Washington State Learning Academy

posted Jan 19, 2018, 7:59 AM by Patty Gelbrich

Yesterday our Administrative team worked with the Washington State Learning Academy (WSLA) to continue our work on academic achievement and student success.  This is a two year program with a goal of helping more students be successful.  We created a theory of action - the action plan we follow to help more of our Castle Rock students be successful.  You can see from our chart all the great things happening in our schools - new systems put in place to ensure student success!

In a little over one year we have started the following:
1.  Instructional Rounds/Learning Walks - done monthly, administrators and teachers participate and learn from each other.
2.  Learning Targets - student friendly learning targets are discussed with our students throughout the lesson.  Students knowing the end goal helps in student learning.
3.  Student Growth - teachers are utilizing assessment data in their PLC's and making plans for students that need more support.
4.  Attendance Tracking - we have started monitoring attendance percentages.  If students are not here, they cannot learn.  We will continue our efforts to get our students to be in school.
5.  Graduation Rate - we are tracking graduation rate, and working hard to connect each student to graduation.  We saw improvement in the graduation rate last year.
6.  Professional Learning - in prior years, we had no formal method of professional learning for our staff.  Beginning this fall we implemented an early release schedule on Wednesdays.  This time is valuable for staff to continue learning, to work together, to spend time discussing and planning for student interventions and to look at assessment data creating a plan to move forward.  Successful school systems provide time for this hugely impactful professional learning and collaboration.  To assist with this, we have started an Instructional Leadership Team - teachers from each school who assist with district direction and professional learning for all staff.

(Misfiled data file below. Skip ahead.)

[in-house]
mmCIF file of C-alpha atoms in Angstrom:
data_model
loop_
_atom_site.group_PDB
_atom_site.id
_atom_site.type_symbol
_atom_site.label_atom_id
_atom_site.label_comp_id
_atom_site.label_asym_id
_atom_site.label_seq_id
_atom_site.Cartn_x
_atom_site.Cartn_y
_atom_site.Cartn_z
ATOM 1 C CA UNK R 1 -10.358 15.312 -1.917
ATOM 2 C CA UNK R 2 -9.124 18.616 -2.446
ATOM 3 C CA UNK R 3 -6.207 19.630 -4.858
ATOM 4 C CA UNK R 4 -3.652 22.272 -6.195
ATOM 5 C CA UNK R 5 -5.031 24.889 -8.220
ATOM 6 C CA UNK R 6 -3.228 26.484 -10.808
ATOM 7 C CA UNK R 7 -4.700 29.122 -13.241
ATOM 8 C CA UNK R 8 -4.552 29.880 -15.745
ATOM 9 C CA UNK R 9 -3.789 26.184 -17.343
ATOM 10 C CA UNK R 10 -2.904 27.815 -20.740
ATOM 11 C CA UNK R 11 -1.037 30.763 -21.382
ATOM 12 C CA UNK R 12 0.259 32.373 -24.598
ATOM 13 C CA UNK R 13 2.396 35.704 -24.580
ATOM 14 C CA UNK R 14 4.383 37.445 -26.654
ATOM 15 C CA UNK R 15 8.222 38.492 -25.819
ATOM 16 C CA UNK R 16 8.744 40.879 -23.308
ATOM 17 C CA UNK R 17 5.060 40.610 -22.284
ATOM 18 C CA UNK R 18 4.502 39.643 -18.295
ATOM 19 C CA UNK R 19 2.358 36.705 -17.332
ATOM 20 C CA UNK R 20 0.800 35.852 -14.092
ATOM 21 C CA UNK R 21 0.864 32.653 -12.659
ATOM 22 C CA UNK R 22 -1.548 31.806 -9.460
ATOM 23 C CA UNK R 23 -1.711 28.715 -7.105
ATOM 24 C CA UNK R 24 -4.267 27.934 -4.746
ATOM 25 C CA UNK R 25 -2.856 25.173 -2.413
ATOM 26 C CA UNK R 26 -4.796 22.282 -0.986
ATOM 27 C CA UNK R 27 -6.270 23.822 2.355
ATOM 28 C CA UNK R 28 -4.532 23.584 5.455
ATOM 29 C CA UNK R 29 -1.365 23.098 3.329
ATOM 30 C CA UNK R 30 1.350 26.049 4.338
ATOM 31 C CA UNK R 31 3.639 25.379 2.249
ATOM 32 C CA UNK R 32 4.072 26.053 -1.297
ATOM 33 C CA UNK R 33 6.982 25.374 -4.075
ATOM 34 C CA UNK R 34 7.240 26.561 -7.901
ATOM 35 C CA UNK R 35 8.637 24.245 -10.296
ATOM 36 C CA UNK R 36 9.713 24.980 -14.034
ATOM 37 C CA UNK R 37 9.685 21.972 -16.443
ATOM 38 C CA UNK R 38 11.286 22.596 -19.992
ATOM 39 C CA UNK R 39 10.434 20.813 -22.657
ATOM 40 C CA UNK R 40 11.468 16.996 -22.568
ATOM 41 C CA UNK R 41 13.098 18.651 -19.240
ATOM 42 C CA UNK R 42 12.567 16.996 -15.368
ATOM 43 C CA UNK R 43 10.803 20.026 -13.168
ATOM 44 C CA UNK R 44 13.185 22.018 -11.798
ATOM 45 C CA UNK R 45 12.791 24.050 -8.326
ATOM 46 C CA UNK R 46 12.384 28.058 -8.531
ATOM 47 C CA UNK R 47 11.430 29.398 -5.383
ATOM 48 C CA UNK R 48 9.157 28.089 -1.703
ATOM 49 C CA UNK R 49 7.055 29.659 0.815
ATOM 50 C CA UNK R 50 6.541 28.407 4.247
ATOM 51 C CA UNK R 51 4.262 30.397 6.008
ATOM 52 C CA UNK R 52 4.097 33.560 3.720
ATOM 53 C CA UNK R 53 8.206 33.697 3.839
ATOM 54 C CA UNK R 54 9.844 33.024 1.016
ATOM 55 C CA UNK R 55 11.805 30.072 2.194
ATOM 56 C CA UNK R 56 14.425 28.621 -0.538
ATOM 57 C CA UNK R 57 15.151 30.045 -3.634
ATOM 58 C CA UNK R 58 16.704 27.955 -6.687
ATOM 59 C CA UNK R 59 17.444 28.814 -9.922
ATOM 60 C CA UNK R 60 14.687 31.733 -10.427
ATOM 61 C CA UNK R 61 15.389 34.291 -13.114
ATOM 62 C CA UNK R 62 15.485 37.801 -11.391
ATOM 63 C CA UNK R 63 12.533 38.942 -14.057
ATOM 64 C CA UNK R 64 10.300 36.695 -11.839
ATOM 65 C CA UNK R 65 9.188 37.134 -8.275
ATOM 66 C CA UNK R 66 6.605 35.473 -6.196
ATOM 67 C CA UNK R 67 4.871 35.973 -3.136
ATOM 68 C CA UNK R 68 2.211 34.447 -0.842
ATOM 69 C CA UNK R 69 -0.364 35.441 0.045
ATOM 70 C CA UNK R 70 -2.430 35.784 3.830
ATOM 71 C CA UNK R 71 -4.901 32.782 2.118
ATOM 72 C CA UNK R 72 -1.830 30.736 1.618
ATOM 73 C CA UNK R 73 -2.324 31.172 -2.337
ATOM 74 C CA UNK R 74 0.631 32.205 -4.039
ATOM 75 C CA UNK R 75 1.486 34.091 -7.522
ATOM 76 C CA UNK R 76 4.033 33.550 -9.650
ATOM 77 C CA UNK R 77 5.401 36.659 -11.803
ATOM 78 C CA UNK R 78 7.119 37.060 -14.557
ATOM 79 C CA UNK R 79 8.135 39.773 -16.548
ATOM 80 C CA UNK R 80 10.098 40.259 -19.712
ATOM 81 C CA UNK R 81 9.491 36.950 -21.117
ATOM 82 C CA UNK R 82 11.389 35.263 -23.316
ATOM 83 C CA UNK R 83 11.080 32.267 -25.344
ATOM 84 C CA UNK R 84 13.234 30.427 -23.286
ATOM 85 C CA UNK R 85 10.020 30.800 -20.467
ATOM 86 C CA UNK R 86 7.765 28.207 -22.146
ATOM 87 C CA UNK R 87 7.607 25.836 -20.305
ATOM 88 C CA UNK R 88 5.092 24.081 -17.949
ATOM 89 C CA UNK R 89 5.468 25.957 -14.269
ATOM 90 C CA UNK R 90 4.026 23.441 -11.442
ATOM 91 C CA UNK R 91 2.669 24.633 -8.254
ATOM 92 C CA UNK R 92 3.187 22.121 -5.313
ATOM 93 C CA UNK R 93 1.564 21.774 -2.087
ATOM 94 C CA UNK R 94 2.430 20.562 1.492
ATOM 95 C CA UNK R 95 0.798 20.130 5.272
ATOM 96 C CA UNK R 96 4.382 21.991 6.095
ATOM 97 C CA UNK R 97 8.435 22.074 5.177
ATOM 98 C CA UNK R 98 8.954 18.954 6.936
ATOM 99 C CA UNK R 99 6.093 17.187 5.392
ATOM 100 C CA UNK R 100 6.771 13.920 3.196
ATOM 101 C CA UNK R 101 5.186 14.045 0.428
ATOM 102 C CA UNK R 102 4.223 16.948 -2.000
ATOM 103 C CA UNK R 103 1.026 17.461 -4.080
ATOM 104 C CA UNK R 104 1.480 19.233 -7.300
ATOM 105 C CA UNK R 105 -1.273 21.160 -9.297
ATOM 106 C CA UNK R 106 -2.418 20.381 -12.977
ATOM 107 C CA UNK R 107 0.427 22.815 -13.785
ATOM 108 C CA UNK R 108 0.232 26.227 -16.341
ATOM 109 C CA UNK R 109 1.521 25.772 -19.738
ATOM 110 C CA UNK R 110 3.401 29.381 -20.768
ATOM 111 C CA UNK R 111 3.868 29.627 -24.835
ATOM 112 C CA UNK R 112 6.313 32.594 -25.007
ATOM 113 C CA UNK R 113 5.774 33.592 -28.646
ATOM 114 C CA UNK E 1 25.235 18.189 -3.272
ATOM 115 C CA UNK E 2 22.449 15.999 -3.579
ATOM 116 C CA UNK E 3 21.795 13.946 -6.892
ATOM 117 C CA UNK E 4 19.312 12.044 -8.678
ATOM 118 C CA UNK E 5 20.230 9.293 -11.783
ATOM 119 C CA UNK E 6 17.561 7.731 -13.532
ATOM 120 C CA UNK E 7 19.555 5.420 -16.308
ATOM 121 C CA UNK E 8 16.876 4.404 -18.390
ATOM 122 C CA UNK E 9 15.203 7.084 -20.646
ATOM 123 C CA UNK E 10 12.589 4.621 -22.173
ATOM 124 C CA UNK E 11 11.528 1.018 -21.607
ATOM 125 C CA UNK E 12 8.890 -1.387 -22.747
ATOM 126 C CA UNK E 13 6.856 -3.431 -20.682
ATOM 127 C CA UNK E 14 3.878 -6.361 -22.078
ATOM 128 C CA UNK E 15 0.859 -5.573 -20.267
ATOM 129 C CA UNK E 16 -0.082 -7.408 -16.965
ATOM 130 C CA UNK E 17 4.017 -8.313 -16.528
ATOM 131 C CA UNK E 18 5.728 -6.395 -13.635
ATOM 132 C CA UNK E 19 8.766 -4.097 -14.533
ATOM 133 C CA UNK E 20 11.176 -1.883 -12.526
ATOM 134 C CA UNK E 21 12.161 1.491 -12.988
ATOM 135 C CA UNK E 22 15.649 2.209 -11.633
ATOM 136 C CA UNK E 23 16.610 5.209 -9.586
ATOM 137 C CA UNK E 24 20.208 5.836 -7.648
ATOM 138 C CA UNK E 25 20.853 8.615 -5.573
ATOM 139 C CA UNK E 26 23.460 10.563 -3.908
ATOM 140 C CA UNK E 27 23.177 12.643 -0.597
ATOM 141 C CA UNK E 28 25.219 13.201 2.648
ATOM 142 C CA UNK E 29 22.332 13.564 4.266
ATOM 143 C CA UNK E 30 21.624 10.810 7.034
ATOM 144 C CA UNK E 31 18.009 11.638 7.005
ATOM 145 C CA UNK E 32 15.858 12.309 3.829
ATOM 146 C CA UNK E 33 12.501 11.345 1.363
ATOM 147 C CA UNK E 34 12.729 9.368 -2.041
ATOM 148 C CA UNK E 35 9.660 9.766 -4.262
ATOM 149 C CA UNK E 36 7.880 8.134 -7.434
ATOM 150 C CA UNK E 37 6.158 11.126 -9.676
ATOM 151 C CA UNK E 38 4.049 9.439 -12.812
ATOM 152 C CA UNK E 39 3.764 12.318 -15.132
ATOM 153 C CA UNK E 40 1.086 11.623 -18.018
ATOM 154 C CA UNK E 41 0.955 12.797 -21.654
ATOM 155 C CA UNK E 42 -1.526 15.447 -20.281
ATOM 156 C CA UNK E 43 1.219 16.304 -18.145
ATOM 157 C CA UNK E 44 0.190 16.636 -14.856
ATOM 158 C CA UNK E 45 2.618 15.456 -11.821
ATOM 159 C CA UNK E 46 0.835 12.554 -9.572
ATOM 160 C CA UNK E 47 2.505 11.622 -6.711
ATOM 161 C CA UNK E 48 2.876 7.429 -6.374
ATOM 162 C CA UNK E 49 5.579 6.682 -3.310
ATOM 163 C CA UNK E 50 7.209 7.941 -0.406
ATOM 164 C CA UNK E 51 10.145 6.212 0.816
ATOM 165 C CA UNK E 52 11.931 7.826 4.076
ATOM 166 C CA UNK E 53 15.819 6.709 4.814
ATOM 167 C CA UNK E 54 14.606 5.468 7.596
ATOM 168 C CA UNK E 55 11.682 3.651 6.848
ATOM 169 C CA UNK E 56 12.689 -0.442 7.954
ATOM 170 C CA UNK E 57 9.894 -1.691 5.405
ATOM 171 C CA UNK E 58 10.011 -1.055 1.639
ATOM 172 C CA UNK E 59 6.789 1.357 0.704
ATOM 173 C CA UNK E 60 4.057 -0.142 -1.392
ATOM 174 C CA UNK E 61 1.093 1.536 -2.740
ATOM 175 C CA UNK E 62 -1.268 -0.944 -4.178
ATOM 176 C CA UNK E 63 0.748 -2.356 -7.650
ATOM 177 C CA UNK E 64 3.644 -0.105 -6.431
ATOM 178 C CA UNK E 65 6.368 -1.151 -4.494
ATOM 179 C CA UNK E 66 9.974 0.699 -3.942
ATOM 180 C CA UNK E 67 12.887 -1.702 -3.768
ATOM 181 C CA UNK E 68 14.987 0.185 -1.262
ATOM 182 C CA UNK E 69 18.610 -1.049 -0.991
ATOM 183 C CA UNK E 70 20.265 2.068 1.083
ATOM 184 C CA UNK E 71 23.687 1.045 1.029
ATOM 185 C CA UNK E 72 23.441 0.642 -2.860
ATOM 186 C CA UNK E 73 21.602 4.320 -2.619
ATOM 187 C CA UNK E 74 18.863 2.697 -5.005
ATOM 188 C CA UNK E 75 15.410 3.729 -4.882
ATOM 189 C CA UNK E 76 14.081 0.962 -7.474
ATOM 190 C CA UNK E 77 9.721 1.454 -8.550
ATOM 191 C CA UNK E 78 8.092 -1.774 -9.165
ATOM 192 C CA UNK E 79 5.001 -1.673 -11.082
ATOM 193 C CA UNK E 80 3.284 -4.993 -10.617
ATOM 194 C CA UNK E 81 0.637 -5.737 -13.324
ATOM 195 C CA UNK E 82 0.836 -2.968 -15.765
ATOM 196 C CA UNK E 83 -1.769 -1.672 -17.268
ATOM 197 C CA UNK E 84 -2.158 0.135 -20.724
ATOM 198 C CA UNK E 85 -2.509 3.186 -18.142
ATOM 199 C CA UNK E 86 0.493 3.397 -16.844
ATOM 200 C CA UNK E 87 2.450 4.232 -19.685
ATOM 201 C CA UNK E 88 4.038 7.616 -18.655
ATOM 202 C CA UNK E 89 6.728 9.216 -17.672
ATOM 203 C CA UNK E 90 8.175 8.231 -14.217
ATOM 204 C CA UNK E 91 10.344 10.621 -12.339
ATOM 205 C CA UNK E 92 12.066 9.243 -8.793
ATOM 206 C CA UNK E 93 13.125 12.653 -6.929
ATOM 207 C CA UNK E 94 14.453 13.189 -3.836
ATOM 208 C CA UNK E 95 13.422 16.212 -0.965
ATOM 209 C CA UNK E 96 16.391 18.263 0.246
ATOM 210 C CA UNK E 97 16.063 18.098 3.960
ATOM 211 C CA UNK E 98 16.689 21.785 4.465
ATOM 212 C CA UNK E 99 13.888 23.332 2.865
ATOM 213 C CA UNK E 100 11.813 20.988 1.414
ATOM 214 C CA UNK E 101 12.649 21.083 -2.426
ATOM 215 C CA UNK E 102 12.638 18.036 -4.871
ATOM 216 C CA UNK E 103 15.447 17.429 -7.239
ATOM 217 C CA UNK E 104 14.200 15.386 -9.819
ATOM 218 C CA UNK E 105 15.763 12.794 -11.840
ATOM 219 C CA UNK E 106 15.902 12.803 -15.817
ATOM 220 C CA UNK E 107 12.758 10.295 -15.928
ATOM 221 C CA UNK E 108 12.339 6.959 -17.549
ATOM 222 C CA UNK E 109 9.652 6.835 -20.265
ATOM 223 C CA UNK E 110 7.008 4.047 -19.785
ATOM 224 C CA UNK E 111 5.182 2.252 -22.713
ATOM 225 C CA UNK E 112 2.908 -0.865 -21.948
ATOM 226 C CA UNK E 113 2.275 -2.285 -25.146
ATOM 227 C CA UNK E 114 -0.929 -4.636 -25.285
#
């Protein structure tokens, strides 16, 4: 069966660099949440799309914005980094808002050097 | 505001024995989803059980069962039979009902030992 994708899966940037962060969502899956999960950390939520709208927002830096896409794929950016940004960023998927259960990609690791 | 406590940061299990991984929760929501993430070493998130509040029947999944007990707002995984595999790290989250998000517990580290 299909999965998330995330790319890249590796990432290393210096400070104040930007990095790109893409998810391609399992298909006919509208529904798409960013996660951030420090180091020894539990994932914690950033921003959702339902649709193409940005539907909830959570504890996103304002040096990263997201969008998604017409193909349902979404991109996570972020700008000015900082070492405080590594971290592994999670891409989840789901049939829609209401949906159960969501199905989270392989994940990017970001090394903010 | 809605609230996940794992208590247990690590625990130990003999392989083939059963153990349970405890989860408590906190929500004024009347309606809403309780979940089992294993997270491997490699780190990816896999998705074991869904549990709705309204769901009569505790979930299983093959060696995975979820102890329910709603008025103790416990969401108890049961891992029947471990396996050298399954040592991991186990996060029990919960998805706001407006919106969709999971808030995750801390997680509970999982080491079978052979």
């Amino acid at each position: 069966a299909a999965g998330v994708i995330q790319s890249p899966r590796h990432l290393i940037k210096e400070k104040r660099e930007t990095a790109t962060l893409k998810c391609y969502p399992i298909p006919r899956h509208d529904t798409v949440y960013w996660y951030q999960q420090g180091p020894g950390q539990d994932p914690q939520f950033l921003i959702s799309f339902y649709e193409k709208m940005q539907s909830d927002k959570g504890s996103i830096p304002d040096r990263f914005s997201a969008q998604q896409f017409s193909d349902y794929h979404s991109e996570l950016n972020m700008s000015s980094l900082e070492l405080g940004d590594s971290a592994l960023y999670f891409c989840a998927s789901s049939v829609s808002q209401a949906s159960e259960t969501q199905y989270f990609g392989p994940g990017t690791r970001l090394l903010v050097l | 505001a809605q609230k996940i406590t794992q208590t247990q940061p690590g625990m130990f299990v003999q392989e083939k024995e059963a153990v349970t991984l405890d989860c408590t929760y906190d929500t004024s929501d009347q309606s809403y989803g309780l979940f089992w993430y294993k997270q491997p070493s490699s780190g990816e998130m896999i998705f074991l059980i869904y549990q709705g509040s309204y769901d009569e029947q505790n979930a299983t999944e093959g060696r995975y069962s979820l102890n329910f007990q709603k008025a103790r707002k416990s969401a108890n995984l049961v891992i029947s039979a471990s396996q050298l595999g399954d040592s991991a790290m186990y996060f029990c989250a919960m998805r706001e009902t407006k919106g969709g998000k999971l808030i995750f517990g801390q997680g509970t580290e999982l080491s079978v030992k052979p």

7.  Tiered Systems of Support - schools are focusing efforts providing students what they need - be it intervention or enrichment.  We look at both academic and behavioral tiered systems.  At the elementary, they have built in a block of time in their master schedule for intervention/enrichment.  At the middle school, students who need more support in reading and math now have classes designed for that very purpose.
8.  Staff Retention - A part of our strategic plan is to improve staff retention.  Doing all of the things mentioned above, involving our staff every step of the way, and creating an environment that people want to be a part of will improve keeping our staff.  We have seen this area improve in the short year and a half, and will continue monitoring it.

Hand in hand - we all learn!  From our students, to classified staff, to our teachers - it is an expectation.  Lots going on!  Thanks for all the hard work everyone!